Linguistic theory and translation practice: the impact of thematic shift on semantic and functional aspects of the translated text
thesisposted on 28.03.2022, 11:09 by Ninh V. Nguyen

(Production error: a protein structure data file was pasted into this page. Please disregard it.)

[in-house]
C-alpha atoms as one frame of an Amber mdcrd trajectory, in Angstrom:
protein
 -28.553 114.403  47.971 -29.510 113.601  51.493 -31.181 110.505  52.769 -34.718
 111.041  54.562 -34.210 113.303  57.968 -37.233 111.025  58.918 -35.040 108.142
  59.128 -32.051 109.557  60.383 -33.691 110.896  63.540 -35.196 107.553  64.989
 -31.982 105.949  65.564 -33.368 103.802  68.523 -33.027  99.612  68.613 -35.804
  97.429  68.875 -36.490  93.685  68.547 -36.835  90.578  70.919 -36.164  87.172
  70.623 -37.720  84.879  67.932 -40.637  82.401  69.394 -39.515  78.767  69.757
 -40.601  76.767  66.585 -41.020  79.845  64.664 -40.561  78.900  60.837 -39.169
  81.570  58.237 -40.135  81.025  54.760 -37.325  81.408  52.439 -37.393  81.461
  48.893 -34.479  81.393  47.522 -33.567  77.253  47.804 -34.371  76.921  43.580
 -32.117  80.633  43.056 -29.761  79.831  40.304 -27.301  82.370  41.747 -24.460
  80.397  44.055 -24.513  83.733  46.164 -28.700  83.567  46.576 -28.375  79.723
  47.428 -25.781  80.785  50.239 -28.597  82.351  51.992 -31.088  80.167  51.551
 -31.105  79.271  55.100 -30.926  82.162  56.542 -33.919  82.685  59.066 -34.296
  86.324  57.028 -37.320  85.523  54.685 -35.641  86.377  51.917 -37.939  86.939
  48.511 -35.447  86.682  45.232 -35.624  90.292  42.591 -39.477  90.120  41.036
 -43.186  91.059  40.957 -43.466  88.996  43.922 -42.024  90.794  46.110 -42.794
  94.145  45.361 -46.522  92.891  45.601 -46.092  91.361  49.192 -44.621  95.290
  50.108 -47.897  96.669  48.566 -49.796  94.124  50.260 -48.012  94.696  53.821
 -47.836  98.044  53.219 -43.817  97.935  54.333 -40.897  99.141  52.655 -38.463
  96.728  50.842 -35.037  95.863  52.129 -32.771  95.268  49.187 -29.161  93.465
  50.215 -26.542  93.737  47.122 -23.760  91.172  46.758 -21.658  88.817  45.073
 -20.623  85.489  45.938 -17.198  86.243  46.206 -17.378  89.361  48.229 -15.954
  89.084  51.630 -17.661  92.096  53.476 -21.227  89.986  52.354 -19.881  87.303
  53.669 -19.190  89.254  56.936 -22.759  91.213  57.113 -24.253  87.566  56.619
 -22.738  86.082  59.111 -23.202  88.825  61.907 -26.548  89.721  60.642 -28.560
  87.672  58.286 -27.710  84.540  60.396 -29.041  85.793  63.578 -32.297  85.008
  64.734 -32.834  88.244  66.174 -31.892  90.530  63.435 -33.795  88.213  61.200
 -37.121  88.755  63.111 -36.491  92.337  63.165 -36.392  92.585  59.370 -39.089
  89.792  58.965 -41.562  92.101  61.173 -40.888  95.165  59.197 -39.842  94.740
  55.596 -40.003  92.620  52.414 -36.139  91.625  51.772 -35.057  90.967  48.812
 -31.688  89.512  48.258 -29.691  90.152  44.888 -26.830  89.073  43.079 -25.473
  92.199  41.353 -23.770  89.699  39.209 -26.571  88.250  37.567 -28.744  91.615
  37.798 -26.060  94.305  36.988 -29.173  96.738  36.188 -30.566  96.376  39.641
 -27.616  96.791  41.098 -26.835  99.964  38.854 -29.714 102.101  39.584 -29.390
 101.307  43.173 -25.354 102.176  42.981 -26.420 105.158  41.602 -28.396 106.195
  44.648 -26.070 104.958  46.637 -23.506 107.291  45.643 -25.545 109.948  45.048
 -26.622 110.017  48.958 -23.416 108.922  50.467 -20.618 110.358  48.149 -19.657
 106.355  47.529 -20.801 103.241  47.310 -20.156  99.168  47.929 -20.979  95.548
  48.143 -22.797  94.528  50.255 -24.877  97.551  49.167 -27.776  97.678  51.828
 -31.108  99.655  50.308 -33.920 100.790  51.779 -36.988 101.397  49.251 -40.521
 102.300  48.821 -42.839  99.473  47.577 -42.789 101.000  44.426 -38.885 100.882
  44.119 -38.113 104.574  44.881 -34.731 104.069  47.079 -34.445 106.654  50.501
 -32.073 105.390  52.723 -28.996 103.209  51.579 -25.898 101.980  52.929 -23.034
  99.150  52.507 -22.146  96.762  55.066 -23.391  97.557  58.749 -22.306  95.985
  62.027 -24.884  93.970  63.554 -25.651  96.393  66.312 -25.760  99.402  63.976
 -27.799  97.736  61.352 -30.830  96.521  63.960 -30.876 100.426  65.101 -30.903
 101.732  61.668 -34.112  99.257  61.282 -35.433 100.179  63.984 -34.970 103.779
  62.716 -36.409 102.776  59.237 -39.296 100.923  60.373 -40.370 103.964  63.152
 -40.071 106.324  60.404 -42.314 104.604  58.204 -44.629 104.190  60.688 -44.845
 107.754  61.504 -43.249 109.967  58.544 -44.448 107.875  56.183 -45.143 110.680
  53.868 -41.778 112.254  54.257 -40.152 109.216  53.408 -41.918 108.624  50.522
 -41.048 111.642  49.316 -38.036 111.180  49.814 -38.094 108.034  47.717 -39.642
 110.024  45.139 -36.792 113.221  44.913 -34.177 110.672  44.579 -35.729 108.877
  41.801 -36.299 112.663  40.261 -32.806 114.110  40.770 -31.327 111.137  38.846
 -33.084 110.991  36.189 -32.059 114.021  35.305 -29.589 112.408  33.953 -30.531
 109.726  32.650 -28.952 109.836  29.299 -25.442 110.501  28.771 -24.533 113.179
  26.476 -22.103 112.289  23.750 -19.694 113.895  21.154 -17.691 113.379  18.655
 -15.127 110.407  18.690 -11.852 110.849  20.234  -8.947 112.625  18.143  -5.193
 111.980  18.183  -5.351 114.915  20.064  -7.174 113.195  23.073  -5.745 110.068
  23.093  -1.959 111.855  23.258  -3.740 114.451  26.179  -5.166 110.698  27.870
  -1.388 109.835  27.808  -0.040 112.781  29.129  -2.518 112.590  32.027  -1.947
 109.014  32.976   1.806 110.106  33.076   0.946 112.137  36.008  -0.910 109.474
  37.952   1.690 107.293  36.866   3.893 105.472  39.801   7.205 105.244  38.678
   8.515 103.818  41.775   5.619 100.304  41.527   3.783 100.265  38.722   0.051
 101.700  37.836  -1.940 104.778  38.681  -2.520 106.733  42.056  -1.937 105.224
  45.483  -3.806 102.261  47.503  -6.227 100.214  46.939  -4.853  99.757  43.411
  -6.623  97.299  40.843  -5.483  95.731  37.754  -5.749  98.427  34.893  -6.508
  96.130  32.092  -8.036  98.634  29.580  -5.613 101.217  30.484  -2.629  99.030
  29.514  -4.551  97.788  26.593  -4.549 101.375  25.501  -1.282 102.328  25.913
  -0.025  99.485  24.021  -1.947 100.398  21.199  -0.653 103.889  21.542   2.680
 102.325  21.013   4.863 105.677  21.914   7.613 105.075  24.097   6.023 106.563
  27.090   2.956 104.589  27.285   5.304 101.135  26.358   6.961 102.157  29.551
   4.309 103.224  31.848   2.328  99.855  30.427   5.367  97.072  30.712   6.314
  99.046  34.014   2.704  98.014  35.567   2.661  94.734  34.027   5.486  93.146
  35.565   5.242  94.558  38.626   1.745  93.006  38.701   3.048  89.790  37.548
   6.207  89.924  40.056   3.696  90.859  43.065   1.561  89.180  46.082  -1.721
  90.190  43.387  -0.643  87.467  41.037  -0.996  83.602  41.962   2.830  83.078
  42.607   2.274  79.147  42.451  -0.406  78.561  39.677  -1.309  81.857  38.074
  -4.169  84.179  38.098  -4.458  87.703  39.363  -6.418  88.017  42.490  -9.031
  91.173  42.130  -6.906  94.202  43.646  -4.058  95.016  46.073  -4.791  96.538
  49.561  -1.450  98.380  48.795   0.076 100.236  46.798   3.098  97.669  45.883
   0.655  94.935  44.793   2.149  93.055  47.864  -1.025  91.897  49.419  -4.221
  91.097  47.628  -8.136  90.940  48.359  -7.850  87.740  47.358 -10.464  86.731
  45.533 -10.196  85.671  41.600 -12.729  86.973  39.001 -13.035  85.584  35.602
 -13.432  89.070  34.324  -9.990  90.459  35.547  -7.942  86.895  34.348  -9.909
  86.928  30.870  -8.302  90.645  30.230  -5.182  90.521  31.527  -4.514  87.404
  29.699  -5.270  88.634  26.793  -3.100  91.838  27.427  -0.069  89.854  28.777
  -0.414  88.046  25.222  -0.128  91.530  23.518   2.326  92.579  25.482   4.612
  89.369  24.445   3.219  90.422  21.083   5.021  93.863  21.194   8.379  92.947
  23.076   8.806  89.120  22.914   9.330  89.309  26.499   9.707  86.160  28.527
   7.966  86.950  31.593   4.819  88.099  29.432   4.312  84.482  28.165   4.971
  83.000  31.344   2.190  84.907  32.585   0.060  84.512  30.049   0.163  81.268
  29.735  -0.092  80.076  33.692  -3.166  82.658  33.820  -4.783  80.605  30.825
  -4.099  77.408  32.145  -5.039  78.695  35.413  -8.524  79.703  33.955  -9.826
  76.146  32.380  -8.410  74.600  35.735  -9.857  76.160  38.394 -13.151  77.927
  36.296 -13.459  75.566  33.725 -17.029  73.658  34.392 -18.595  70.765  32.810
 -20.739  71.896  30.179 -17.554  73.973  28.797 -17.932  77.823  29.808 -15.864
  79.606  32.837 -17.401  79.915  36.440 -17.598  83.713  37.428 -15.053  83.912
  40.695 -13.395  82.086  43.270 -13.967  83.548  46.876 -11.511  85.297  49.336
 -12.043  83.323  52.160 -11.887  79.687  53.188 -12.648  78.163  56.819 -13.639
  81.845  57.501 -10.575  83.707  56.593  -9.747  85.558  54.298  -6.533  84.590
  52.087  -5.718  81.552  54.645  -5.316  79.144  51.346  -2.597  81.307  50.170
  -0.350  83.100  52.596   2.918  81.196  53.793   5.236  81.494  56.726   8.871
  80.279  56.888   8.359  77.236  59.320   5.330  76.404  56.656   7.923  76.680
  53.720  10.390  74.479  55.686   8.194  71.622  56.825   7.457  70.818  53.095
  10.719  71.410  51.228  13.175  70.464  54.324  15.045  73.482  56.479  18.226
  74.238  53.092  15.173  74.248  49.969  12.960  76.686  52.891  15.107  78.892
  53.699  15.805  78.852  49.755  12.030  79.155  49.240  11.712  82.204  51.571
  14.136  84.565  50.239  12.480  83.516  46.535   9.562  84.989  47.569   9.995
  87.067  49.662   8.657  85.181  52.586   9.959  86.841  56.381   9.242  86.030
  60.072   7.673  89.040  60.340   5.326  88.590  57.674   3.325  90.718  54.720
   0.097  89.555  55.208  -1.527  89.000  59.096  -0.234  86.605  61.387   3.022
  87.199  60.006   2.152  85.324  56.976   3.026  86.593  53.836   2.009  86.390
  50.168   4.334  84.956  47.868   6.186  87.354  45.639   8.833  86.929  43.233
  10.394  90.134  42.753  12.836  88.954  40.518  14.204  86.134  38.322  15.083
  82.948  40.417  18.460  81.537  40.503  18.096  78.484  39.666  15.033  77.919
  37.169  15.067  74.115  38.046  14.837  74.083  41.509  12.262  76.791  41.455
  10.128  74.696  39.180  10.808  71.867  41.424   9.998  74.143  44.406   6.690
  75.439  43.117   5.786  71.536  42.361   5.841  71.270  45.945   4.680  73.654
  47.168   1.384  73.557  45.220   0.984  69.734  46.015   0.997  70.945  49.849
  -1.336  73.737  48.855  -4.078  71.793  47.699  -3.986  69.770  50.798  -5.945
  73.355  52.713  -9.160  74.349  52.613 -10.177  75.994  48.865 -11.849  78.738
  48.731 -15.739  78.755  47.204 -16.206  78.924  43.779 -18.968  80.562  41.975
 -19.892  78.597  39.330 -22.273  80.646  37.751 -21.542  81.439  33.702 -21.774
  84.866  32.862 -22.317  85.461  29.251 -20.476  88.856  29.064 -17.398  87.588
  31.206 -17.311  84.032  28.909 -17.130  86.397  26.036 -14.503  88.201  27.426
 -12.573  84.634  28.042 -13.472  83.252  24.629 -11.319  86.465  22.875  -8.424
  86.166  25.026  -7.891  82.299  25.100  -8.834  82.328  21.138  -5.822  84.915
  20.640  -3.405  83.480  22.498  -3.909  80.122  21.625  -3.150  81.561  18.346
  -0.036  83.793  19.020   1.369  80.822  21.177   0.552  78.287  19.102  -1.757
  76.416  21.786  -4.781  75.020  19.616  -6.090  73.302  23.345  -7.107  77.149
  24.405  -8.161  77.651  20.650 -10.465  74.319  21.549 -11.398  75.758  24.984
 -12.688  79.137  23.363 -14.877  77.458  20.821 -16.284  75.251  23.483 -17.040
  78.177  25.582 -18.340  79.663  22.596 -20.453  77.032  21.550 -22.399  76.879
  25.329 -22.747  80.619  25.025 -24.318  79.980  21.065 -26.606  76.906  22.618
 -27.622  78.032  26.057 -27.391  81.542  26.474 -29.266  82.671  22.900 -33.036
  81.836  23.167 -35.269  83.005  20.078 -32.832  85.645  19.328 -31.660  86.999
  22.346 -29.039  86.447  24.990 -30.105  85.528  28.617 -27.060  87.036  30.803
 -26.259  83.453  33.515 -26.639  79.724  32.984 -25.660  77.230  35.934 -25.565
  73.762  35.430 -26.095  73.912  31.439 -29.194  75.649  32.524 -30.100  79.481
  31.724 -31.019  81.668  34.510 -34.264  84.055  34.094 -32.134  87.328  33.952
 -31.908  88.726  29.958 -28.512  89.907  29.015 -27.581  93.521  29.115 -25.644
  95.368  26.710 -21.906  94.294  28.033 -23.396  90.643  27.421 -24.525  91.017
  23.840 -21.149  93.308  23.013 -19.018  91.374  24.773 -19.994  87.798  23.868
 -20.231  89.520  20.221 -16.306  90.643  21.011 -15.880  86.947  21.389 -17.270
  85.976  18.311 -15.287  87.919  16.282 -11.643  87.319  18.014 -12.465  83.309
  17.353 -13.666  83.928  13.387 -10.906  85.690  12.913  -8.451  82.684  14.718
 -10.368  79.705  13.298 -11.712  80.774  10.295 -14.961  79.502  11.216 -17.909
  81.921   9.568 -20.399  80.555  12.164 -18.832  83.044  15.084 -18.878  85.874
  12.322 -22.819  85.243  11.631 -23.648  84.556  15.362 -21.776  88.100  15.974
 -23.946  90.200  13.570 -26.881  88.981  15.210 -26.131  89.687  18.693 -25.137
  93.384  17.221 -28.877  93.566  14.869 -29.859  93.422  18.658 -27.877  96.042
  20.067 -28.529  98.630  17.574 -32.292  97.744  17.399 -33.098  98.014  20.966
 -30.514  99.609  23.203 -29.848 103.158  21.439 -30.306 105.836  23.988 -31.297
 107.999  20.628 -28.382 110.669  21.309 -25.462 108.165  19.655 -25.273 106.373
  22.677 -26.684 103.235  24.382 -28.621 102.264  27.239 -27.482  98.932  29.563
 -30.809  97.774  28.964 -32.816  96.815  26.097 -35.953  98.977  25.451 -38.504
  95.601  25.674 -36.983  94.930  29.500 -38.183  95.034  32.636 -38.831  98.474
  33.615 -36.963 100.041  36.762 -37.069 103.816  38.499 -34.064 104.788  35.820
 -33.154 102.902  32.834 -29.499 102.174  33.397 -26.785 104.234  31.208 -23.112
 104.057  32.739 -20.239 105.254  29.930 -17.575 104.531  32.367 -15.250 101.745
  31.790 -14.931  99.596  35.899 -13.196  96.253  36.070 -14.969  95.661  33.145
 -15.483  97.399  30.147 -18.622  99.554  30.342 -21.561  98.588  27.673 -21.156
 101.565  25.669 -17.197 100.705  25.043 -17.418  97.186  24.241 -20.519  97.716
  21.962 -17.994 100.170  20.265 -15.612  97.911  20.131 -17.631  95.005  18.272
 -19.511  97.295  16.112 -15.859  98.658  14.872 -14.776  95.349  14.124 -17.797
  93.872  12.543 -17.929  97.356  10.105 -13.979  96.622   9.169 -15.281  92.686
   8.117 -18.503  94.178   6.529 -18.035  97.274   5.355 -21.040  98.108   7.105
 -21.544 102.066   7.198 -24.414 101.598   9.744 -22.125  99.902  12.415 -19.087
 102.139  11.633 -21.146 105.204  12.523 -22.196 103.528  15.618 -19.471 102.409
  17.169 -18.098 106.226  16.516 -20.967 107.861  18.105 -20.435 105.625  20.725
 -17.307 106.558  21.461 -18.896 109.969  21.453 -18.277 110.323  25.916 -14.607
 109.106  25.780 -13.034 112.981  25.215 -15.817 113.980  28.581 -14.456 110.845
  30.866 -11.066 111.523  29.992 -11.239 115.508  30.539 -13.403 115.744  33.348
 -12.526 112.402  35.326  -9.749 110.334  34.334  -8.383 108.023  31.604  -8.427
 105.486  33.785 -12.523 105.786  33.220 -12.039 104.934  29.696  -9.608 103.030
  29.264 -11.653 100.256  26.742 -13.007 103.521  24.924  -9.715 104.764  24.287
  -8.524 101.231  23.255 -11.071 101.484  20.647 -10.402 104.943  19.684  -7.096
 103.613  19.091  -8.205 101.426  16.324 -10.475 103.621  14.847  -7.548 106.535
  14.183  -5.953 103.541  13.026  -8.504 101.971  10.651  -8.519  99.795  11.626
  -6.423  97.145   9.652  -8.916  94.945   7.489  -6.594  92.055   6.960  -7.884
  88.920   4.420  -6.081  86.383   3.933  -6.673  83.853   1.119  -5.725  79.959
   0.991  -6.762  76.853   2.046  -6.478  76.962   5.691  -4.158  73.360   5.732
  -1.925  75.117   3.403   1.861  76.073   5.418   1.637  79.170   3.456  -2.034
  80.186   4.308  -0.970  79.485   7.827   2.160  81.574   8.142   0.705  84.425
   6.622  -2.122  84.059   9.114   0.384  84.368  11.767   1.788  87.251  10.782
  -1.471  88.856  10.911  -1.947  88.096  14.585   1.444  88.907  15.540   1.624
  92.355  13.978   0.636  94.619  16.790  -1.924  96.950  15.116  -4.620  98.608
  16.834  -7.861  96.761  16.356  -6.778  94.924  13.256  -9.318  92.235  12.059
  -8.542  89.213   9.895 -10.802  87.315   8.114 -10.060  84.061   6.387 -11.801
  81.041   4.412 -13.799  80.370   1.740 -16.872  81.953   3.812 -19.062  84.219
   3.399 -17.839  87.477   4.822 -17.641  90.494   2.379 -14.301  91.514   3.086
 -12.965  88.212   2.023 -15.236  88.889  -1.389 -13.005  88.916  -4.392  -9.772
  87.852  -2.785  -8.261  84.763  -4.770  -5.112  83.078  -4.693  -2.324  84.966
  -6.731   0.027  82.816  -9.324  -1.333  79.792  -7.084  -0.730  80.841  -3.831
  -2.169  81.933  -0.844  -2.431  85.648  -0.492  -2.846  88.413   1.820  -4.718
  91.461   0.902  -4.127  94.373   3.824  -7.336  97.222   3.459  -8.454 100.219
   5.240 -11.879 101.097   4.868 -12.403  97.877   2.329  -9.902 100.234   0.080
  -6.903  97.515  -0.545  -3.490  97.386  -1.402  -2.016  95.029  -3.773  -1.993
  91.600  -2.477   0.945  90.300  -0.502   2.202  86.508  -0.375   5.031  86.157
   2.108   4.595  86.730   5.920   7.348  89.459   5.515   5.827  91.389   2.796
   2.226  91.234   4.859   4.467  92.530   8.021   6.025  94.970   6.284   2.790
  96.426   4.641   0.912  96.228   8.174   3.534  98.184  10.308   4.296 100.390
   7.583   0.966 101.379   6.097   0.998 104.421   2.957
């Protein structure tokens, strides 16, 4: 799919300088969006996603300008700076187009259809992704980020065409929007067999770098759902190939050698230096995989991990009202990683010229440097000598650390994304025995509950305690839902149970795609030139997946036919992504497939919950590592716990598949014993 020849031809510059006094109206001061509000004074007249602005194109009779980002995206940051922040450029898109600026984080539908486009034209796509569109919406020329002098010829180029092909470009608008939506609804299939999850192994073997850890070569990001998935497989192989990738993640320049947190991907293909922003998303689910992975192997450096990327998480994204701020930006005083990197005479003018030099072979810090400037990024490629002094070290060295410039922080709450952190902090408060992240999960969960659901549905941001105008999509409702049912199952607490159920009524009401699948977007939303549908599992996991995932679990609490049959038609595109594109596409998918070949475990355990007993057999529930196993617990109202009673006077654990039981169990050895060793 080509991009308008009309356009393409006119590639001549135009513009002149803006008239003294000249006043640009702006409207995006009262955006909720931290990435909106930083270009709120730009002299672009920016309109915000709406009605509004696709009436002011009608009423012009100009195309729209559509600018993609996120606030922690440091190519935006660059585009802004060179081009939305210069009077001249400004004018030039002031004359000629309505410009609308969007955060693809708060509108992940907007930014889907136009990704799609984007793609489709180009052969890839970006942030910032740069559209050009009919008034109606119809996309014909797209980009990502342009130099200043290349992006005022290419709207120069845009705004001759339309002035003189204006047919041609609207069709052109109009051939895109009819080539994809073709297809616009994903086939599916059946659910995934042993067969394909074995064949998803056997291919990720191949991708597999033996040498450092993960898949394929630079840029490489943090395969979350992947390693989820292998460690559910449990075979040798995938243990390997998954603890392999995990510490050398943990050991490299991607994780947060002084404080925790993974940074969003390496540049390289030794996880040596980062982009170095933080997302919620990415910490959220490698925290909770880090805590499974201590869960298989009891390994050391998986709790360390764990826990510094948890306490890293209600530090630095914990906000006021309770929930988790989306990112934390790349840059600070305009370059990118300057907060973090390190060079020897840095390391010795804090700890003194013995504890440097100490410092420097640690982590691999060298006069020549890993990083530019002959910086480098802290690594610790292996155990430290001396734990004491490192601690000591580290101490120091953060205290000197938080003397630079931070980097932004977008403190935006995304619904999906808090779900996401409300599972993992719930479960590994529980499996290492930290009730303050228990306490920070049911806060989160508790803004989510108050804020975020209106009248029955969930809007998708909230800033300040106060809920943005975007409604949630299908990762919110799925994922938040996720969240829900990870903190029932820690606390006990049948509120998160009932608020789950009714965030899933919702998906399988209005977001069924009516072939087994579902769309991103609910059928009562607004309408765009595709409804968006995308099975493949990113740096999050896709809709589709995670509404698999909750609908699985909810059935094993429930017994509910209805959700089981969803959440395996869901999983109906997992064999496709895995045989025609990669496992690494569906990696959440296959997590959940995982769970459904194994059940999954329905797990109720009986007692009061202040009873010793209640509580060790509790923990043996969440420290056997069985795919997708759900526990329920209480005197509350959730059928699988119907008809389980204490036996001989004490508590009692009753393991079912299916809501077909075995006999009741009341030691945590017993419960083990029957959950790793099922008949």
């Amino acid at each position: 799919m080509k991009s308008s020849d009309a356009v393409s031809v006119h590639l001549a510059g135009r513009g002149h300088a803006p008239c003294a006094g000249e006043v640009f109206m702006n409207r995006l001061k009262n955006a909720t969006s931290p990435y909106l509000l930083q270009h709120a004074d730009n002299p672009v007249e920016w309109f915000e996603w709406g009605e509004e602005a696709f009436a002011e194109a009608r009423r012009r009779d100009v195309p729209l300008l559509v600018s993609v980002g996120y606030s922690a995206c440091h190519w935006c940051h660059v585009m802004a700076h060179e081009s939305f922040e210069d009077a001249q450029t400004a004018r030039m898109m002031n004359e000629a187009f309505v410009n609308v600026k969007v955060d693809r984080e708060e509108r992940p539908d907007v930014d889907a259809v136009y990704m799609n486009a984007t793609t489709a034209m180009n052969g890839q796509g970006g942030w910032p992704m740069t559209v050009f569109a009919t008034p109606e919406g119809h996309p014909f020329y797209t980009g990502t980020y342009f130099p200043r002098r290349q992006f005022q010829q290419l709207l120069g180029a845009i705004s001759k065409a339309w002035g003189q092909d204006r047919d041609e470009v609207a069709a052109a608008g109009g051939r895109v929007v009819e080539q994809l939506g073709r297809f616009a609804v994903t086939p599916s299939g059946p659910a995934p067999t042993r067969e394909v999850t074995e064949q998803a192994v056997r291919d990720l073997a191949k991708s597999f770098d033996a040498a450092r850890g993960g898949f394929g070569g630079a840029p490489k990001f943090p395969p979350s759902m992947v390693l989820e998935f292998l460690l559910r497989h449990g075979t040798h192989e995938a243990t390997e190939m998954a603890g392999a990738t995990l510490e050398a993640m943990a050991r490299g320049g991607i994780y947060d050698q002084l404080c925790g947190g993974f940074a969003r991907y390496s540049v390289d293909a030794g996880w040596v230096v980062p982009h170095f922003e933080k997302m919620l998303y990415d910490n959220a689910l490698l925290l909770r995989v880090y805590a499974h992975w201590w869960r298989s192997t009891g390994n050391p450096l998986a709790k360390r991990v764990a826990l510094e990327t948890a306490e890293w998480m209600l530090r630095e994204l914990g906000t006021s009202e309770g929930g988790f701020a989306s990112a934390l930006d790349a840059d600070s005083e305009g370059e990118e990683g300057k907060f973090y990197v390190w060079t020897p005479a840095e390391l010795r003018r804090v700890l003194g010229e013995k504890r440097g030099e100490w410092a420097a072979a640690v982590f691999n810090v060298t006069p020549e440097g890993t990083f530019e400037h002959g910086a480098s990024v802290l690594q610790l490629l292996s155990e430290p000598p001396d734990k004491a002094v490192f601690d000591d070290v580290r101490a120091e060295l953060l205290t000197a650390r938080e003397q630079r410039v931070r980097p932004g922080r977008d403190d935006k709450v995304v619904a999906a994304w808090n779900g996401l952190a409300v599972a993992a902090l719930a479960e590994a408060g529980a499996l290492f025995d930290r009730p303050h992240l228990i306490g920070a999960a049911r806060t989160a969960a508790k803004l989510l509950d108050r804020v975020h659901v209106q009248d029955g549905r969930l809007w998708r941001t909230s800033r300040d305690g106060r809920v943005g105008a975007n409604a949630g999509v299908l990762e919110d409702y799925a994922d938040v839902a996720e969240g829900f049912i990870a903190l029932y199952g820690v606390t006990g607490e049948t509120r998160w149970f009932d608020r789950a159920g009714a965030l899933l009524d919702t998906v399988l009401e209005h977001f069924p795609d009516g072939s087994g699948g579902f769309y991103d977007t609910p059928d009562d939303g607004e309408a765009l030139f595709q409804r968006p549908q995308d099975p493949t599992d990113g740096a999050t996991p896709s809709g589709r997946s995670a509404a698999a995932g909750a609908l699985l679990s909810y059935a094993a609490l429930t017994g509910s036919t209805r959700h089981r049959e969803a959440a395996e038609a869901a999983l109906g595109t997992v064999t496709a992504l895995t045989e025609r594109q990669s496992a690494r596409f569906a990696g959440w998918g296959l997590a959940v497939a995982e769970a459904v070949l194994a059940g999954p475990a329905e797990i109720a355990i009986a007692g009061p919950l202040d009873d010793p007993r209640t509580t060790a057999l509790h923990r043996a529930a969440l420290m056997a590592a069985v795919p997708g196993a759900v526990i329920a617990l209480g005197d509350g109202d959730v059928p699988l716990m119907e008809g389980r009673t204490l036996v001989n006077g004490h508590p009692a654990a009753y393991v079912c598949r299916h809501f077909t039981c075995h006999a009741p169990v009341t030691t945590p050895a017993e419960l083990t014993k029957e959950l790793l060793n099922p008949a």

The aim of this research is to investigate the linguistic choices made in translated texts. The investigation is conducted through the examination of a sample of more than 40 translated texts and their originals, selected from an archive of some two hundred pairs of texts, which are used as referential resources to illustrate the most common issues found in English into Vietnamese translation. The texts range across many areas of government services from resettlement issues, to housing, education and common health issues, with a particular focus on mental health. The research has been inspired by several underlining questions concerning the relationship between translation theory and practice and linguistic theory, as well as the possible applicability of linguistic notions and methodologies to further the understanding and seeking solutions for many translation problems. It explores various linguistic notions in explaining and describing the most common issues in translation. It then goes on to examine different analytical tools in text analysis for translation purposes such as register analysis, discourse analysis, metafunction analysis, and genre analysis. Eventually it rests with the textual metafunction analysis, the notion proposed by Halliday (1967, 1985, 1994), which is the language component responsible for organizing and constructing the two other language components; i.e. ideational and interpersonal, into a message. Or, as described by Halliday and Matthiessen (1999: 512), the most important function of the textual component is that it creates information “[and] engenders discourse, the patterned forms of wording that constitute meaningful semiotic contexts.” The textual metafunction consists of two interrelated systems, the thematic and information systems, which play a crucial role in the creation of discourse in a communicative event. The research, however, has a particular interest in investigating the impact caused by the transfer of the thematic structure of the source language text (ST) into that of the target language (TT). In order to achieve the above aim certain theoretical notions such as Theme and Rheme, as well as thematic structure, are discussed in the light of Systemic Functional Linguistics (SFL); and the linguistic resources used to realize Theme in both languages are looked into. With respect to translation, a detailed discussion regarding the relationship between a particular choice of Theme and the intended meaning of the text covers both Chapter IV and Chapter V of the study. The research also examines how meanings made through the thematic choices in the original texts are interpreted and reproduced by the translator, and the effect of this upon the translations.